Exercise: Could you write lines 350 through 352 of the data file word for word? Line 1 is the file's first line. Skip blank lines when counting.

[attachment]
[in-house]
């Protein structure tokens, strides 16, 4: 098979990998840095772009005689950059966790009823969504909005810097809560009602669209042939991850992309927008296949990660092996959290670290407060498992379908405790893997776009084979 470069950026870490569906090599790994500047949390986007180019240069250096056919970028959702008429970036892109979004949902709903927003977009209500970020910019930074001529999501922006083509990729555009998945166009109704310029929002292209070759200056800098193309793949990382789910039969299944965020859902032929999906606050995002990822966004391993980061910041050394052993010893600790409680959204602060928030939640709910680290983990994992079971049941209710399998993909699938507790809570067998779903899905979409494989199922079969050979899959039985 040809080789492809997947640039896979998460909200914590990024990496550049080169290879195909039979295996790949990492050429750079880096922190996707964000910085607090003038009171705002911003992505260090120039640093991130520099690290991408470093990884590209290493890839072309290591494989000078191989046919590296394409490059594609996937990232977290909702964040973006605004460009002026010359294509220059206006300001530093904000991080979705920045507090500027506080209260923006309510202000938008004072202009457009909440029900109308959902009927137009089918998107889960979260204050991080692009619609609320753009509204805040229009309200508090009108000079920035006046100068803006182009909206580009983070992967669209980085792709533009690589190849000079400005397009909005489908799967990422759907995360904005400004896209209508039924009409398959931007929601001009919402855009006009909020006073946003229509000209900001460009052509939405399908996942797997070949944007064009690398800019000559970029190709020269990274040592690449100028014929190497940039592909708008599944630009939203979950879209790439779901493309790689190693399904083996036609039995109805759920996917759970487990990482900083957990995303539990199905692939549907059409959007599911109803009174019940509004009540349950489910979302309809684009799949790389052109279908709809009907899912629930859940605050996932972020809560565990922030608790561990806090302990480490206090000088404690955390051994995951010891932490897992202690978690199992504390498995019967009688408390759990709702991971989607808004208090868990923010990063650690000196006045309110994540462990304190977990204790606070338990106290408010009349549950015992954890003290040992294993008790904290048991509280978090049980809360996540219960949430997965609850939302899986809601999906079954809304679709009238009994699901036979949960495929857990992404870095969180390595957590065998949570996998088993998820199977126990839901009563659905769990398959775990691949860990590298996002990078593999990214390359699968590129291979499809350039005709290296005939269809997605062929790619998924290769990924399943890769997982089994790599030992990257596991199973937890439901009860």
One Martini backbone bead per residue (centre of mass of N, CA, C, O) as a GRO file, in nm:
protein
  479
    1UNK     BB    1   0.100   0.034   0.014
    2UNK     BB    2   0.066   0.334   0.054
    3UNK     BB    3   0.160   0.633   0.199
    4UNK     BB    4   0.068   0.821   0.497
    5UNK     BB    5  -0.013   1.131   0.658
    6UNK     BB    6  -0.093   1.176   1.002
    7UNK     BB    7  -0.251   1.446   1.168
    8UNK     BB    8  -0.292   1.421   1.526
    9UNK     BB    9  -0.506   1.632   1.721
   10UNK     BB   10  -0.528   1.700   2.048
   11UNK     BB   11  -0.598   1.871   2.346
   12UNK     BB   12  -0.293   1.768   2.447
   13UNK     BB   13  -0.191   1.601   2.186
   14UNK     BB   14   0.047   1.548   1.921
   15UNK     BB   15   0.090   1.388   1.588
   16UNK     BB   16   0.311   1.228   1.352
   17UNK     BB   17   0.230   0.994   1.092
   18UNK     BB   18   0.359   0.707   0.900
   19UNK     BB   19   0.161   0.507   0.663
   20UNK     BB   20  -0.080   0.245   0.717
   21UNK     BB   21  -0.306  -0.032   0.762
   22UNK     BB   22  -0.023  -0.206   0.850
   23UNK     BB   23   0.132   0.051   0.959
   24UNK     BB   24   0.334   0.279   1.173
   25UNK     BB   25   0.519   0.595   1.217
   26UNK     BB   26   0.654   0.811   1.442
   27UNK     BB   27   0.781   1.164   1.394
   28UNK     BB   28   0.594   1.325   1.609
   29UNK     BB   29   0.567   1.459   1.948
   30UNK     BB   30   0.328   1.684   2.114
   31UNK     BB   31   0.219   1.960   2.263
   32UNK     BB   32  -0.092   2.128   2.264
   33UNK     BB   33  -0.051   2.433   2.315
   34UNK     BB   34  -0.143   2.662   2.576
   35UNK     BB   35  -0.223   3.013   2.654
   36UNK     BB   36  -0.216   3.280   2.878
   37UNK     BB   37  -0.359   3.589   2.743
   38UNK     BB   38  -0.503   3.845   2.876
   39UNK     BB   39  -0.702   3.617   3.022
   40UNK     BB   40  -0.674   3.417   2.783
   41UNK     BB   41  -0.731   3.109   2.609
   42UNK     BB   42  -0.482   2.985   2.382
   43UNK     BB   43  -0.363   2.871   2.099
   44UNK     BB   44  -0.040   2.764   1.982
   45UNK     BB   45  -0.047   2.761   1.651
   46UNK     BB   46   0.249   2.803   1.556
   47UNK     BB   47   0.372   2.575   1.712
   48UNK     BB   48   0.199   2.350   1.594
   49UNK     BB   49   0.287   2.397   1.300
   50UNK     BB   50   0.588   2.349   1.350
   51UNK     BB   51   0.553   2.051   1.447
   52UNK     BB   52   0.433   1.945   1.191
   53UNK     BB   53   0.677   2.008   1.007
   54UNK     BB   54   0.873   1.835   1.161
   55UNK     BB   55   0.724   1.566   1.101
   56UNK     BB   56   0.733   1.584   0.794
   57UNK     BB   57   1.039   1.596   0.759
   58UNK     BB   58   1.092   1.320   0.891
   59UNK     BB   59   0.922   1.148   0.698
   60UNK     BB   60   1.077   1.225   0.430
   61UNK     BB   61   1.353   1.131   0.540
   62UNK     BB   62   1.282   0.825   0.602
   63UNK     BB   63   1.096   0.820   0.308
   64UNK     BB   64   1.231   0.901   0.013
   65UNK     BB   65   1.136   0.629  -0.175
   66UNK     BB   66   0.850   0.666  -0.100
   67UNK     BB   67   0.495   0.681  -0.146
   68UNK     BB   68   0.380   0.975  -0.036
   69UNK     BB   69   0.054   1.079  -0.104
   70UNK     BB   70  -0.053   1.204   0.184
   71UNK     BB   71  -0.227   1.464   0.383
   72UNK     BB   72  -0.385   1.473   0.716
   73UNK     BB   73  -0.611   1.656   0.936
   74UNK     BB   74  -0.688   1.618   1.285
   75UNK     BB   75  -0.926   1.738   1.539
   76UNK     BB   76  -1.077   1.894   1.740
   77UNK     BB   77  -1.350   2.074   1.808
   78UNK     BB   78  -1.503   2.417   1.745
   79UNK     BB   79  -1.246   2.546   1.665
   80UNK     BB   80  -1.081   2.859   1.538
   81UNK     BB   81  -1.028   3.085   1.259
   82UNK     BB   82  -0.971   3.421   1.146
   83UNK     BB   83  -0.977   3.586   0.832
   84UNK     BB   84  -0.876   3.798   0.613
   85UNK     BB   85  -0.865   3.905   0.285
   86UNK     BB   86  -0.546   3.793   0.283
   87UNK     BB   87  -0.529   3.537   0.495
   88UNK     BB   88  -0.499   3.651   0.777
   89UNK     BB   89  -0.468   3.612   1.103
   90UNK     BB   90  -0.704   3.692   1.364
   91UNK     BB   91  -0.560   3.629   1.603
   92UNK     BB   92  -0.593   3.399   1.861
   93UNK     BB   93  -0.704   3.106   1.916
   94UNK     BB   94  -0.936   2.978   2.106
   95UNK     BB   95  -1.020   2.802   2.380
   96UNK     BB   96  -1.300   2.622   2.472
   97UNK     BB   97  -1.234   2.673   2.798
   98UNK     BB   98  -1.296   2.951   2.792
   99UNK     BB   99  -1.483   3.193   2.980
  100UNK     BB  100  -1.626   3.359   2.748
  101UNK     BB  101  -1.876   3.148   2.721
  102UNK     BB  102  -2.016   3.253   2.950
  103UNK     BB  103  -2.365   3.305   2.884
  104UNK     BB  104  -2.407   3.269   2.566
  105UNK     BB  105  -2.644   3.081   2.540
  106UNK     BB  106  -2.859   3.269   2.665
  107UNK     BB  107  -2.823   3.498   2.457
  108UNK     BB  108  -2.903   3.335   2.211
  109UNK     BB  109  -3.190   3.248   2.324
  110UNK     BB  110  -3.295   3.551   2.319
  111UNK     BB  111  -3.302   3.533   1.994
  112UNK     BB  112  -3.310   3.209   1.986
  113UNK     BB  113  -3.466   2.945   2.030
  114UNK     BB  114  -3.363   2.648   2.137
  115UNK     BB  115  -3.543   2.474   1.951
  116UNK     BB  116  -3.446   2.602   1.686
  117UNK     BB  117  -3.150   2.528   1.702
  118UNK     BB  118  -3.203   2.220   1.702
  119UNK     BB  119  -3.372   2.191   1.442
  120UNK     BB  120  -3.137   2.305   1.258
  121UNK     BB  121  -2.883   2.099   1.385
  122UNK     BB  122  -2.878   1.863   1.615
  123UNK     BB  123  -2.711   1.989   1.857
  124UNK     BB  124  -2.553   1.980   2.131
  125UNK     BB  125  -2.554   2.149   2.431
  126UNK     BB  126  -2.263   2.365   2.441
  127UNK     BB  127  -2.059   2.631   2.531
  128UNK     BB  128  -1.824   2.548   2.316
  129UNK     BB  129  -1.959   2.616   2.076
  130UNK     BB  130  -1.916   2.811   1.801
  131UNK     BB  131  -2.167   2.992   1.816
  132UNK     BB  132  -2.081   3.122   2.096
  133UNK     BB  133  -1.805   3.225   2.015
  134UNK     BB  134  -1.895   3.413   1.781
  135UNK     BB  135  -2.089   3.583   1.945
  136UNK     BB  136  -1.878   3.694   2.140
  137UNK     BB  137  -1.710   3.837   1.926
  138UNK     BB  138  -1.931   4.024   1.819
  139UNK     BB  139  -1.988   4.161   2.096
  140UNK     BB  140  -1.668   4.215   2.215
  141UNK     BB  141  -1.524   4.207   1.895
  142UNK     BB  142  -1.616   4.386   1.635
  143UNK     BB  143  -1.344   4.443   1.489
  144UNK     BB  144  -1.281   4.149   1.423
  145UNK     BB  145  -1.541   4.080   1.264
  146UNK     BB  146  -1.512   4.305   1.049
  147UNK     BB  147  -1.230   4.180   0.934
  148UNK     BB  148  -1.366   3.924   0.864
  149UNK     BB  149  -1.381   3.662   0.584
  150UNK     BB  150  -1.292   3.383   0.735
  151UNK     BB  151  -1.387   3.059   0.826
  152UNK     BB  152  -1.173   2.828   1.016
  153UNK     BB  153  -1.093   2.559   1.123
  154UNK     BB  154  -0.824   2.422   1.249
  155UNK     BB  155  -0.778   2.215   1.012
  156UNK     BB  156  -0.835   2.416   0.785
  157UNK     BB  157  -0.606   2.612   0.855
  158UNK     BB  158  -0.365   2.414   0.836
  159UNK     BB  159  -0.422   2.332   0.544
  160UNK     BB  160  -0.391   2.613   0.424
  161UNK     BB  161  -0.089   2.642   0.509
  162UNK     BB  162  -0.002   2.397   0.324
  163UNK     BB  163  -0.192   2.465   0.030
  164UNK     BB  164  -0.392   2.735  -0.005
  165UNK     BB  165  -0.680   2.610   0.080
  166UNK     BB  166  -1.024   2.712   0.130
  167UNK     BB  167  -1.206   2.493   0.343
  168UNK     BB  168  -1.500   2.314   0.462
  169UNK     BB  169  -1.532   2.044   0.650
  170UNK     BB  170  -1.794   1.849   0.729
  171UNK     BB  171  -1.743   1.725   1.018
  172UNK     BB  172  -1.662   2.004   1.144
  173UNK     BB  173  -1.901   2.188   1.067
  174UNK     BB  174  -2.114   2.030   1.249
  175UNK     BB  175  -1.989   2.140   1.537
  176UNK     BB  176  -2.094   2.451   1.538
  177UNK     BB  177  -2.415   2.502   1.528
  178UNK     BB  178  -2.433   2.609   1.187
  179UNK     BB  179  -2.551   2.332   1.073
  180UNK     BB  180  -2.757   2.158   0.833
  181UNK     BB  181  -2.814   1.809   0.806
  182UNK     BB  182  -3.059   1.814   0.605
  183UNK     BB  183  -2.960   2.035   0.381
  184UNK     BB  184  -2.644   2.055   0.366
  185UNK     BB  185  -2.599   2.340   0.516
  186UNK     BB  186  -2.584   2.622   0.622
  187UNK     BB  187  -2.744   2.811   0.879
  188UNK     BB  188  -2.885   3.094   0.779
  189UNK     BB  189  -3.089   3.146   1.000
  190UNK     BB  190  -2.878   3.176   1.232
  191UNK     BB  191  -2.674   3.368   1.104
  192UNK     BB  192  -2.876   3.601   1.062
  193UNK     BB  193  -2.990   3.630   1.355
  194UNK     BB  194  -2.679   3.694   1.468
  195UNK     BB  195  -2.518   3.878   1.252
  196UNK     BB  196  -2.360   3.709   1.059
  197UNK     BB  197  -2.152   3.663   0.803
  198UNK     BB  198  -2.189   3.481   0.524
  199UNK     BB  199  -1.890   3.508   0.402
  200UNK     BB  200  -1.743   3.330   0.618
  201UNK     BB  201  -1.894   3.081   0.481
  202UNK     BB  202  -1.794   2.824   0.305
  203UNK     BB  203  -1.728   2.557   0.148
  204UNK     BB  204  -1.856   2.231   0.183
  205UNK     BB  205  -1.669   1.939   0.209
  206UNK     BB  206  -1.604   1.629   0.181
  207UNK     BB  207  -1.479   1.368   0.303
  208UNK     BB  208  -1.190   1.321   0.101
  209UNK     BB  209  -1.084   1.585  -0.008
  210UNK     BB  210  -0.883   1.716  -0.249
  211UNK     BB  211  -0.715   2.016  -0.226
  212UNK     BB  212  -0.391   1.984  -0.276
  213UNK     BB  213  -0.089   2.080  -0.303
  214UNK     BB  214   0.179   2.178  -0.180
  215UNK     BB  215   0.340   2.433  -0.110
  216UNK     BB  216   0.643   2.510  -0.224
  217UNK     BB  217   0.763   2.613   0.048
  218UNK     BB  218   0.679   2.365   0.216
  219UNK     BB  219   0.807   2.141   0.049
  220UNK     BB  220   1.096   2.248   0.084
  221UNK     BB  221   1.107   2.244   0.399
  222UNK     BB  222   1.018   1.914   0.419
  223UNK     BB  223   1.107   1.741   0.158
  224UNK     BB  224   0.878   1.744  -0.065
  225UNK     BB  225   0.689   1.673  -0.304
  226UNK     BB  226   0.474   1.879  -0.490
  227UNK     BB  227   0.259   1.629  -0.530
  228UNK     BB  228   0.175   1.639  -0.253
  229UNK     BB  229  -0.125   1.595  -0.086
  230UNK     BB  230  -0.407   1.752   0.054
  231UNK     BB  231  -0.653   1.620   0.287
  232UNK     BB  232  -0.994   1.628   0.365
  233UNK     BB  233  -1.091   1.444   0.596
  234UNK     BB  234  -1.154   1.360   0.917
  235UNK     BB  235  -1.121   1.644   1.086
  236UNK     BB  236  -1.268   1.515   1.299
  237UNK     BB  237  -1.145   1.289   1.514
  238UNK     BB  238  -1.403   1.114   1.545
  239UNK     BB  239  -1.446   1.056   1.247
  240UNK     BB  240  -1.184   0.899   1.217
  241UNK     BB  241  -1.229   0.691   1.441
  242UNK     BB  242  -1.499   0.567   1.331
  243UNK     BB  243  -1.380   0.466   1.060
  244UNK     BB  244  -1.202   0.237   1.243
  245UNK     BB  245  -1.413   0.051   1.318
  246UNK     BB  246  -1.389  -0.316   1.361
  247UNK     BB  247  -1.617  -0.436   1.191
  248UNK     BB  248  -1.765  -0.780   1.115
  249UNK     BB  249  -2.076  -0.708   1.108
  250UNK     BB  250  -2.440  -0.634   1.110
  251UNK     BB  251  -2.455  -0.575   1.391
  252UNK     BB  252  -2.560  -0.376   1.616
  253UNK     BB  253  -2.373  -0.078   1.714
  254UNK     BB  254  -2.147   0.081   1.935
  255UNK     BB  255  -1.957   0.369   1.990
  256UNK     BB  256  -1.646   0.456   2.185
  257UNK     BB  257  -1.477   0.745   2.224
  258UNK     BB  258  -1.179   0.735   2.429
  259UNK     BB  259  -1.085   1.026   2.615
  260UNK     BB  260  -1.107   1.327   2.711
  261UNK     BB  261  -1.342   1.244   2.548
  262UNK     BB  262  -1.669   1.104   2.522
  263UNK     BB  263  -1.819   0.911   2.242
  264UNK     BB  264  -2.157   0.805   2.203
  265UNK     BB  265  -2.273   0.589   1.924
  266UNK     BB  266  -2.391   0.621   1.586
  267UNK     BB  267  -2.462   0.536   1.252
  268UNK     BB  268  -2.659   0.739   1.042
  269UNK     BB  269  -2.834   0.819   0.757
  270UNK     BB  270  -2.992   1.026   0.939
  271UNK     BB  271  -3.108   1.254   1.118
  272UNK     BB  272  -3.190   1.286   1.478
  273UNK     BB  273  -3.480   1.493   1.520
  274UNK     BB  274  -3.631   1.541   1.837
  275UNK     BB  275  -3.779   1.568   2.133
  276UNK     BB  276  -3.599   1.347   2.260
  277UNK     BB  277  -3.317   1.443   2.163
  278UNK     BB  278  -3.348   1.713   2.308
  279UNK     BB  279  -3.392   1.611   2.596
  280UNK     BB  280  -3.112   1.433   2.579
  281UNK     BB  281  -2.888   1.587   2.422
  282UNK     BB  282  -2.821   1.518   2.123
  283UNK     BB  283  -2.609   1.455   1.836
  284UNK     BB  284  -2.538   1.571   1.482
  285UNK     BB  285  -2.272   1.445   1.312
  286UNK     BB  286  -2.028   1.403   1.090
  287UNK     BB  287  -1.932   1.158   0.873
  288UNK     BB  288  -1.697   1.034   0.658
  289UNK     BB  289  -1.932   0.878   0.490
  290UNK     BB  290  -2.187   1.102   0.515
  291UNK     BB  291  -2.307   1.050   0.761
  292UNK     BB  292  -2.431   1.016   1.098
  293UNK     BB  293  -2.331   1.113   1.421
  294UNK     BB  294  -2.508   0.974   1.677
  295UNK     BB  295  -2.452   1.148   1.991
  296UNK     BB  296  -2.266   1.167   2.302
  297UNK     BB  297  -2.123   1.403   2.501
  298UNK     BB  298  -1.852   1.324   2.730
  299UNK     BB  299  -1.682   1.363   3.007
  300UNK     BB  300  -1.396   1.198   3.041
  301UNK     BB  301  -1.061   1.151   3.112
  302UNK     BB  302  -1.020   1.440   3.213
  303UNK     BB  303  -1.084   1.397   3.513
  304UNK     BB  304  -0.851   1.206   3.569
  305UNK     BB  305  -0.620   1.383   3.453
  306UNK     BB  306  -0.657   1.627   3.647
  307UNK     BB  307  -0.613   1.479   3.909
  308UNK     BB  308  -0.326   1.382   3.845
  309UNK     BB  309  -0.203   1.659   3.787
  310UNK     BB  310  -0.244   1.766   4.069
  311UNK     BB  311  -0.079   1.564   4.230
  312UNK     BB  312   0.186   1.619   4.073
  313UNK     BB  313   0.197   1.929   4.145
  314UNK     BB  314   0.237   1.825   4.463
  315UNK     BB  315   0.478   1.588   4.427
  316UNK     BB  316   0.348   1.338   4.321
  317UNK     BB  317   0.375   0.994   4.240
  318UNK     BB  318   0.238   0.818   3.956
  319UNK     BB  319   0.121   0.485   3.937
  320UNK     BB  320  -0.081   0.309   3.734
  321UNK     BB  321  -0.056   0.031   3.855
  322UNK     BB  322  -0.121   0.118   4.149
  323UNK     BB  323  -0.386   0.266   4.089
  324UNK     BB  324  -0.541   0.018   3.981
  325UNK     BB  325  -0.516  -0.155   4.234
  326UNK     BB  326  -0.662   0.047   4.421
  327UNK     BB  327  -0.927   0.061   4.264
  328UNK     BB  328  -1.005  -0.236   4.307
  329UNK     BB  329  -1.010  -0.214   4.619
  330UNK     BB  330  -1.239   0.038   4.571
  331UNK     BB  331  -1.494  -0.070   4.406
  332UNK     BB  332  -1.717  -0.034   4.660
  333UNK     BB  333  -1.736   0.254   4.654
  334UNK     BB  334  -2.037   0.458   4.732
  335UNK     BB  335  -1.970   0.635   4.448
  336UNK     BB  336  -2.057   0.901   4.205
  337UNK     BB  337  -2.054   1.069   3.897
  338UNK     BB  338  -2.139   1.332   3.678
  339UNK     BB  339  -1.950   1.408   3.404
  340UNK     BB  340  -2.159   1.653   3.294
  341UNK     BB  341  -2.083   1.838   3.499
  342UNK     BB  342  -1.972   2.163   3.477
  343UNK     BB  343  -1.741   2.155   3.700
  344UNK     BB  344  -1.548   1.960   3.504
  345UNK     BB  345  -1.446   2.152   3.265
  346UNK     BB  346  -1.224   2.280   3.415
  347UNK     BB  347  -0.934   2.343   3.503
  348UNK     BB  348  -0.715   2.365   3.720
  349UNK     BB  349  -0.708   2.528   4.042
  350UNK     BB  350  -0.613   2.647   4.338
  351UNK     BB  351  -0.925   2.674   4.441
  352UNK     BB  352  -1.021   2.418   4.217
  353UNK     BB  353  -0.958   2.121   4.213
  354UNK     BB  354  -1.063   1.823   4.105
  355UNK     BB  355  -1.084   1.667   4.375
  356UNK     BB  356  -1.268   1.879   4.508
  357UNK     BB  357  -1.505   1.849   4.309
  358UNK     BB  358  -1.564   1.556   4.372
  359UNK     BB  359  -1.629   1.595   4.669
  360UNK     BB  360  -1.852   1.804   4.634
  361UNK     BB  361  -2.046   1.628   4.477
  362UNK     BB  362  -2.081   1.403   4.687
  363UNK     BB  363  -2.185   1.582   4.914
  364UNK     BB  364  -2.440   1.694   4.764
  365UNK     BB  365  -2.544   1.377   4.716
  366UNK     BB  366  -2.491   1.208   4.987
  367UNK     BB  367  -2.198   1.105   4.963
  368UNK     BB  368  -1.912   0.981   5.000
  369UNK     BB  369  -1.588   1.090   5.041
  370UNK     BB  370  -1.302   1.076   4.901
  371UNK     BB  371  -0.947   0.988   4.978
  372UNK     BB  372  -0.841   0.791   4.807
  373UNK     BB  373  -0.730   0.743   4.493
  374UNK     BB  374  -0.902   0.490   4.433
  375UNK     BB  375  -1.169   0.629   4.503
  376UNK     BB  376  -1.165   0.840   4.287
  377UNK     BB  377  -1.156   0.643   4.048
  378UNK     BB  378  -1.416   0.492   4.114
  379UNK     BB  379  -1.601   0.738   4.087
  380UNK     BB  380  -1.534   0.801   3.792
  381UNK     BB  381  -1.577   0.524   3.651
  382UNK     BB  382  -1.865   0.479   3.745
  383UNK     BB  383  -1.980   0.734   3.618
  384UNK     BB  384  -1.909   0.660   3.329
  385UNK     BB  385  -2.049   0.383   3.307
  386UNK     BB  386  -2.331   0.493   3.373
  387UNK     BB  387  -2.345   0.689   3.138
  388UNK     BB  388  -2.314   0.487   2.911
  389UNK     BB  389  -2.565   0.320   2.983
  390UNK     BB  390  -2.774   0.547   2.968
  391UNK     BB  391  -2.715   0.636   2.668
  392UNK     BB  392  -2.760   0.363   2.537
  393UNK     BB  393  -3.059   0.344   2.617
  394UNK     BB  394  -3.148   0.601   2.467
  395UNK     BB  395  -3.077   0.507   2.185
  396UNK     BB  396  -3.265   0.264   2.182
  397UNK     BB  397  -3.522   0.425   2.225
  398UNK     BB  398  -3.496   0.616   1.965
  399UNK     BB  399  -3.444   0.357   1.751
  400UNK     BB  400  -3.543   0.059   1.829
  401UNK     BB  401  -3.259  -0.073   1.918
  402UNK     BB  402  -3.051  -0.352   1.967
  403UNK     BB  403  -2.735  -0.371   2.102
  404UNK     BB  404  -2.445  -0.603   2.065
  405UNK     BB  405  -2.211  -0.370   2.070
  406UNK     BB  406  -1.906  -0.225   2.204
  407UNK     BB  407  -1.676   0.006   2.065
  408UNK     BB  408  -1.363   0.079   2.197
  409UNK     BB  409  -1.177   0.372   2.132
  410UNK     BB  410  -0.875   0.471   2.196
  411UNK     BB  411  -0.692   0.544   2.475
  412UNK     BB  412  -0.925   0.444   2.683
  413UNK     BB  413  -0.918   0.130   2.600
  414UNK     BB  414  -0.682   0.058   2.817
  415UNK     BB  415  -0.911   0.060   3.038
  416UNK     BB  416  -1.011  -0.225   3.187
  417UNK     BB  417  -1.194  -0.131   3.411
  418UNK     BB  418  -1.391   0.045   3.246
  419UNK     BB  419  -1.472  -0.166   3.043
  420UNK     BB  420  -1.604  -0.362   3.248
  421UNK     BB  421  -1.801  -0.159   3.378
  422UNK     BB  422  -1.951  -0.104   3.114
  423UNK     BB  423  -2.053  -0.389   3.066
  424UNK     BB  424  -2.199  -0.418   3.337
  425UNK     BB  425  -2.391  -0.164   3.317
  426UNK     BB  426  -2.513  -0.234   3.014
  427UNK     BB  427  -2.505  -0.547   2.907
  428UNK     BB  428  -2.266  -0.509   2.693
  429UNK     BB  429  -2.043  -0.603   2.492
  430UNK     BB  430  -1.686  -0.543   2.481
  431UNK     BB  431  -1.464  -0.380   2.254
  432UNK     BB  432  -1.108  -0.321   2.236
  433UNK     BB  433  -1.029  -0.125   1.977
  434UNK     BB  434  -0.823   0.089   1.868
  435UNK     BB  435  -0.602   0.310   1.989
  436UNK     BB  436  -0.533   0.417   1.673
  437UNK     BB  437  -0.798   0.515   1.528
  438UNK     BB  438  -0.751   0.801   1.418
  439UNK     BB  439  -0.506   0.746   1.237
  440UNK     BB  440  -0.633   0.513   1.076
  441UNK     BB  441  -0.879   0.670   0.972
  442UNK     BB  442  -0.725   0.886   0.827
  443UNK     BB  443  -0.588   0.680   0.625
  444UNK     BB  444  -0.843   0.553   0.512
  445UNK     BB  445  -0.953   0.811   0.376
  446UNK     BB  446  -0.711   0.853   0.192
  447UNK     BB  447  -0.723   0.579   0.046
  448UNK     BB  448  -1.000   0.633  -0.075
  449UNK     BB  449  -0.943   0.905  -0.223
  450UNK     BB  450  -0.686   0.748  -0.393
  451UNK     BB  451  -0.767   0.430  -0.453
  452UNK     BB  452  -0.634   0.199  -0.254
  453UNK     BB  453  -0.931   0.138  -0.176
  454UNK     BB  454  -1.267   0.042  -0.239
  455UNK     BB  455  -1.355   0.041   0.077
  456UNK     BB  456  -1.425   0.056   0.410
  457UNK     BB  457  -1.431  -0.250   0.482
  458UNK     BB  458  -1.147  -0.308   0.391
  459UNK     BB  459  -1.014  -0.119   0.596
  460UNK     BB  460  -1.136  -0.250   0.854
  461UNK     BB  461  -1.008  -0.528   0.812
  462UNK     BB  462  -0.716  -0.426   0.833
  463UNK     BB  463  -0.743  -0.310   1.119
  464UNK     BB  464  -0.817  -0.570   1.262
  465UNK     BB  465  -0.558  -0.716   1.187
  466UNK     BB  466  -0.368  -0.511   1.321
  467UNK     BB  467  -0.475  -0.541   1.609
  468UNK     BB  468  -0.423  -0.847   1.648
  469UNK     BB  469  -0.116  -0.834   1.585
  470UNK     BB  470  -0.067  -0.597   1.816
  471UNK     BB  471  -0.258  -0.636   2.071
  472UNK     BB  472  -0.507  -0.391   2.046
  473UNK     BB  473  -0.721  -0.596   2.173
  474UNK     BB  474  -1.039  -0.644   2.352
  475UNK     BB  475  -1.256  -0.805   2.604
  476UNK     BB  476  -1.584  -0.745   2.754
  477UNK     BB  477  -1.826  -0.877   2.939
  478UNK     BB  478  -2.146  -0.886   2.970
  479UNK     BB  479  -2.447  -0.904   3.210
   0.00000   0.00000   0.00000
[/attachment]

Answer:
  345UNK     BB  345  -1.446   2.152   3.265
  346UNK     BB  346  -1.224   2.280   3.415
  347UNK     BB  347  -0.934   2.343   3.503